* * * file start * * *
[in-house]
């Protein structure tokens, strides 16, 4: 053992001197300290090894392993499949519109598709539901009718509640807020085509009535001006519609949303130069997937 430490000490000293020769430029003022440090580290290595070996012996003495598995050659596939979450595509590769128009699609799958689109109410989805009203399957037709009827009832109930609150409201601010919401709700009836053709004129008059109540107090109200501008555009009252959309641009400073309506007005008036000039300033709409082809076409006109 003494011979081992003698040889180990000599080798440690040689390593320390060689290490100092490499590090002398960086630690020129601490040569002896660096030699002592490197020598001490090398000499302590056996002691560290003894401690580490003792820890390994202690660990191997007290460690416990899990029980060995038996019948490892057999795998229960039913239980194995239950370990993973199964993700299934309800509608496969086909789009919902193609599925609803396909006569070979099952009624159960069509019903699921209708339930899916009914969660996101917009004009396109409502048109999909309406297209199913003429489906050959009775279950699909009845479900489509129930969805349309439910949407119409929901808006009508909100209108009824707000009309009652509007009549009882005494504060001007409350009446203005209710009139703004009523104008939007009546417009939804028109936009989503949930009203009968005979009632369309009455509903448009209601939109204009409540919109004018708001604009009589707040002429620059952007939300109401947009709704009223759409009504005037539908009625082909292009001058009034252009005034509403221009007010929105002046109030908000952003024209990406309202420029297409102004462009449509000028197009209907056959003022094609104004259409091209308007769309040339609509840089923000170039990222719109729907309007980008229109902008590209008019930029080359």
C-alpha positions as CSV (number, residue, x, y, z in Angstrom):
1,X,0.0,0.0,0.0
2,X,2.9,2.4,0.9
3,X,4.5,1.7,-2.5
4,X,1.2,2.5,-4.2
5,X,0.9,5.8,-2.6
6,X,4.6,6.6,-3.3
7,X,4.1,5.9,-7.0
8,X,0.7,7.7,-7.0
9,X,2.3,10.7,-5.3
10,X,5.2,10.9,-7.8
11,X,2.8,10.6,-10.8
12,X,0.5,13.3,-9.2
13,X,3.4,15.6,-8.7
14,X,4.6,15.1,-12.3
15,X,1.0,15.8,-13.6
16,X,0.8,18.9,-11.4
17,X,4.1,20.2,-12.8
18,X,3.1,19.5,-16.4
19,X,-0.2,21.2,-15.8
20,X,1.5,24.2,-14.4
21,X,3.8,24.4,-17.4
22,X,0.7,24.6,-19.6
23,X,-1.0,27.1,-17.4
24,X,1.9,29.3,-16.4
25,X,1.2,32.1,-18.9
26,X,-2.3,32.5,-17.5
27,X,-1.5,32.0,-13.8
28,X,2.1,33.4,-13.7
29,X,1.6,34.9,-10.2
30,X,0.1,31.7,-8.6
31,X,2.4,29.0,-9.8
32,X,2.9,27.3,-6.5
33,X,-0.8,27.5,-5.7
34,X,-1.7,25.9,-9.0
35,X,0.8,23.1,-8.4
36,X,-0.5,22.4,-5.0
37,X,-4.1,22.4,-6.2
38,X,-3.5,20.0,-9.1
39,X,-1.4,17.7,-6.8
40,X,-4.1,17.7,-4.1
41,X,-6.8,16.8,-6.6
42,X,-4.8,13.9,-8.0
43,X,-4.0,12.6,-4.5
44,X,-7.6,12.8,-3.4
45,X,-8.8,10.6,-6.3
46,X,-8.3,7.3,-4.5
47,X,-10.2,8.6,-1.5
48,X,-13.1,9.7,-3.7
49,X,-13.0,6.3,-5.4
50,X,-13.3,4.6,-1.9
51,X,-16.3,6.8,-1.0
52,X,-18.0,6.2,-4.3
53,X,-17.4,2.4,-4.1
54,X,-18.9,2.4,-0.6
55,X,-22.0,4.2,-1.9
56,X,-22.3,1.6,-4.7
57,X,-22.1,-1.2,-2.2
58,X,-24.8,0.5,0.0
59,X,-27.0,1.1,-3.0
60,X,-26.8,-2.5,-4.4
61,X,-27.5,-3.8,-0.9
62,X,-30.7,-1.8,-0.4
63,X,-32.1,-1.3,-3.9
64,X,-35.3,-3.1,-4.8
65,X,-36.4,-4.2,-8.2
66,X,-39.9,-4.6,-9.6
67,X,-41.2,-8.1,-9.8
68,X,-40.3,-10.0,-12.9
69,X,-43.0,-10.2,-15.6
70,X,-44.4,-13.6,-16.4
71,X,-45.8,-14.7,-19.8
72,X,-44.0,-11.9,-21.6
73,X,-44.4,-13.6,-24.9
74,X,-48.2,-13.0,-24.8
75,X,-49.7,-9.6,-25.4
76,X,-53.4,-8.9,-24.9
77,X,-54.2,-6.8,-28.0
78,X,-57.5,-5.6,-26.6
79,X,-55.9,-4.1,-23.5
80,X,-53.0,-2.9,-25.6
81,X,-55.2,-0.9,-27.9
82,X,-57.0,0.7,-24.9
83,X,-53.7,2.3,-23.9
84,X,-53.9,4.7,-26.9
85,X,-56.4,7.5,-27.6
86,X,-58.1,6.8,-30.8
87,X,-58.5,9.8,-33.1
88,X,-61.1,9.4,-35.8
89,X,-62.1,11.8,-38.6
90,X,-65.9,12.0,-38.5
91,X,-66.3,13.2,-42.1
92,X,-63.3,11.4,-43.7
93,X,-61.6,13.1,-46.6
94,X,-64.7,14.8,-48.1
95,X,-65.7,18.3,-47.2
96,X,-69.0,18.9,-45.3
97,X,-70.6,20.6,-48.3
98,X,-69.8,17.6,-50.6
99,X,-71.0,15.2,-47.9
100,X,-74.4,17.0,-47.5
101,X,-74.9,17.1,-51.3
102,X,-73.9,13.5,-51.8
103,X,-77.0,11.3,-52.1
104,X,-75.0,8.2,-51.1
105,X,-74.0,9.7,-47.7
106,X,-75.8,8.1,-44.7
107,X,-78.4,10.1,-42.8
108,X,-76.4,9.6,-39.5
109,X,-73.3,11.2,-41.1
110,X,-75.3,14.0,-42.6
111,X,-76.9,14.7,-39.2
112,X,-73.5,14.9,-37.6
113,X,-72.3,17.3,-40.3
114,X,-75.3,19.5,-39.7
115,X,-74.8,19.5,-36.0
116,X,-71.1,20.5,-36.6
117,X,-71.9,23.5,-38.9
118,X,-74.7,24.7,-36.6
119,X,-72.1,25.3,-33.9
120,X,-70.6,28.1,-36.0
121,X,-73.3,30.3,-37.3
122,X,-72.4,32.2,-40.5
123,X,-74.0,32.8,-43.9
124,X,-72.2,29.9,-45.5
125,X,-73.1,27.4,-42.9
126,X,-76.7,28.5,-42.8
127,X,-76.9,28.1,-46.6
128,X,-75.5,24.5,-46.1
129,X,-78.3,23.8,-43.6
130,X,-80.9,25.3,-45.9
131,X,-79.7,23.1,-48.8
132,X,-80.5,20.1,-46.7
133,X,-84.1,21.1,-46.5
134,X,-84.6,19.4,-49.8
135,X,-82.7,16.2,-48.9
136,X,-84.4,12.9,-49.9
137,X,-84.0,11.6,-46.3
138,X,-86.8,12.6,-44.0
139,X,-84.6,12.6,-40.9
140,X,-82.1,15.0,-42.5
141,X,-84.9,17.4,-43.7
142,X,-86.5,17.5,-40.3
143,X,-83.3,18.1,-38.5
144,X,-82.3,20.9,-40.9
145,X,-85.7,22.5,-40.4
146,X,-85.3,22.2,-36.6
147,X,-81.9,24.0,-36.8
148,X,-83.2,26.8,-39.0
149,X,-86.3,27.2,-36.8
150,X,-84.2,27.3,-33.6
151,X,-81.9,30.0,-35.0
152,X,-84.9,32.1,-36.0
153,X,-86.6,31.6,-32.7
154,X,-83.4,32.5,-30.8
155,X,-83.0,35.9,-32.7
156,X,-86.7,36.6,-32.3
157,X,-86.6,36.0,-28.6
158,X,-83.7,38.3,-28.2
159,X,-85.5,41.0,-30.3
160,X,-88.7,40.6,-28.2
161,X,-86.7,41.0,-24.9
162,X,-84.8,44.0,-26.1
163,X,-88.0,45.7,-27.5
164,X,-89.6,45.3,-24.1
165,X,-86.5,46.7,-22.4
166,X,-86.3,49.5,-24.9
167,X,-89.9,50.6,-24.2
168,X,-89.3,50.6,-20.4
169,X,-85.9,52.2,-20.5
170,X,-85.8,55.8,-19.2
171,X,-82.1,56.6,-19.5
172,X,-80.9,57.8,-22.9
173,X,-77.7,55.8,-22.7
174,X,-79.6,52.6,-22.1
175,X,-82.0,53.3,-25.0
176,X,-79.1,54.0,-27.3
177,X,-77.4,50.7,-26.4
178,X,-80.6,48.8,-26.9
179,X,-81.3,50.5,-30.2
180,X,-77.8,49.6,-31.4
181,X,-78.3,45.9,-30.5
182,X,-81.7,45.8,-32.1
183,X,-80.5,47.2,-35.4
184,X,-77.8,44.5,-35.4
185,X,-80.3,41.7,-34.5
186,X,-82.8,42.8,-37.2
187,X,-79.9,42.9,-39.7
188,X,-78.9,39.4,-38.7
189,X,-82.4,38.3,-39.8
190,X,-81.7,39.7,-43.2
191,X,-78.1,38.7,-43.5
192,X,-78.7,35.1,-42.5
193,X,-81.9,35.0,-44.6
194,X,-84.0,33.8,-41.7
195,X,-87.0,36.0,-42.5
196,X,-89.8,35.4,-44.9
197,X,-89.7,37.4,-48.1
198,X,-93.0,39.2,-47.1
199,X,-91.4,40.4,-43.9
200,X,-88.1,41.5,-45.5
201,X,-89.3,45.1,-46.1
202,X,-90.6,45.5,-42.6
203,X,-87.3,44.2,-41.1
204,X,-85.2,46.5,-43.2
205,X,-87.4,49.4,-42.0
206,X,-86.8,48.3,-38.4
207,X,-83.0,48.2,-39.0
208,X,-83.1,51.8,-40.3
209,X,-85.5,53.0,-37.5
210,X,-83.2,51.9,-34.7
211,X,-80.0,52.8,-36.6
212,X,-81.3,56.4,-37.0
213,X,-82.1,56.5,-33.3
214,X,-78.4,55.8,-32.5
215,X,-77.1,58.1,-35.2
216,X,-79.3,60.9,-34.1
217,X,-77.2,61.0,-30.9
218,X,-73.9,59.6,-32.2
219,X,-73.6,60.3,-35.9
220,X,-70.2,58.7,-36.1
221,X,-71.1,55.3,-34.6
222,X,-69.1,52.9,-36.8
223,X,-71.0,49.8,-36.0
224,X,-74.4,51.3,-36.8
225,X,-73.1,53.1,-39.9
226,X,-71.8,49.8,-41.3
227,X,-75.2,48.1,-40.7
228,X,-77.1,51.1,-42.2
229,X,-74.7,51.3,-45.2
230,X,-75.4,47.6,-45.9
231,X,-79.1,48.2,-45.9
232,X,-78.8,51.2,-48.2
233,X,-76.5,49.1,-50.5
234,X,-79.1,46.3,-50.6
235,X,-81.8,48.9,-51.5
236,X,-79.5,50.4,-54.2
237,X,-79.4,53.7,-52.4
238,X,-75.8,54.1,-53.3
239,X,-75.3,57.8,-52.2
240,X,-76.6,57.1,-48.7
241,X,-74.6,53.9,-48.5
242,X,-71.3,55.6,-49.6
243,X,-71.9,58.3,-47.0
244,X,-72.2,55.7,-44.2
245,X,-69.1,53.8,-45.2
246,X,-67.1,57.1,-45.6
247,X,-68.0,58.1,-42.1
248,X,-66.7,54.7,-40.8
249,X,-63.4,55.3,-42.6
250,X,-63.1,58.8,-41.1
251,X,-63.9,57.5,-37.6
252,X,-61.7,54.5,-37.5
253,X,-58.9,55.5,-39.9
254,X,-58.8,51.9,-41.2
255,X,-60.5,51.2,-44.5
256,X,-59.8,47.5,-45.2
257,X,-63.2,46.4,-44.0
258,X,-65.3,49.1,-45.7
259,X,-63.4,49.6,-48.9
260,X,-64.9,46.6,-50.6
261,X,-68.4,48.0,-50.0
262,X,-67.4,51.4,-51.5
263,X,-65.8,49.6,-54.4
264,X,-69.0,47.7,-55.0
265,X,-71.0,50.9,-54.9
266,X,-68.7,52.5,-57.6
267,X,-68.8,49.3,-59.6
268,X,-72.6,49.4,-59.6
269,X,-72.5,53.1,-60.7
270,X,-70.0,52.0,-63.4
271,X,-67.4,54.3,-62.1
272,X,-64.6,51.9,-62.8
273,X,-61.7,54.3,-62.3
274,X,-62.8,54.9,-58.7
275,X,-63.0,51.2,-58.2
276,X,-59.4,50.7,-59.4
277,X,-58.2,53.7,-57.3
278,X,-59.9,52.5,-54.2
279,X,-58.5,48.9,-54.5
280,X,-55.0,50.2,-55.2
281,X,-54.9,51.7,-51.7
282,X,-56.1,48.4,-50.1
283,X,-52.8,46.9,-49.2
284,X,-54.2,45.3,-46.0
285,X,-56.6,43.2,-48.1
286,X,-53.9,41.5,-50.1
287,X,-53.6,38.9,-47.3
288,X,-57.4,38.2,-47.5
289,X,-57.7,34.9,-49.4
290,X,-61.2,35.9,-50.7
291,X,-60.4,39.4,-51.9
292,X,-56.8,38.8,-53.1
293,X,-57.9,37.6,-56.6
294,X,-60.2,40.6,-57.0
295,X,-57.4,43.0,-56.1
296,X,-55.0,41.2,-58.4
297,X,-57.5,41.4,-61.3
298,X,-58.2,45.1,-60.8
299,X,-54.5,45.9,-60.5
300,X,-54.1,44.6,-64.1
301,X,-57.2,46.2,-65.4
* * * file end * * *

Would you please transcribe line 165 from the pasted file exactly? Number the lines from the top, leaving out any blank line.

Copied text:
162,X,-84.8,44.0,-26.1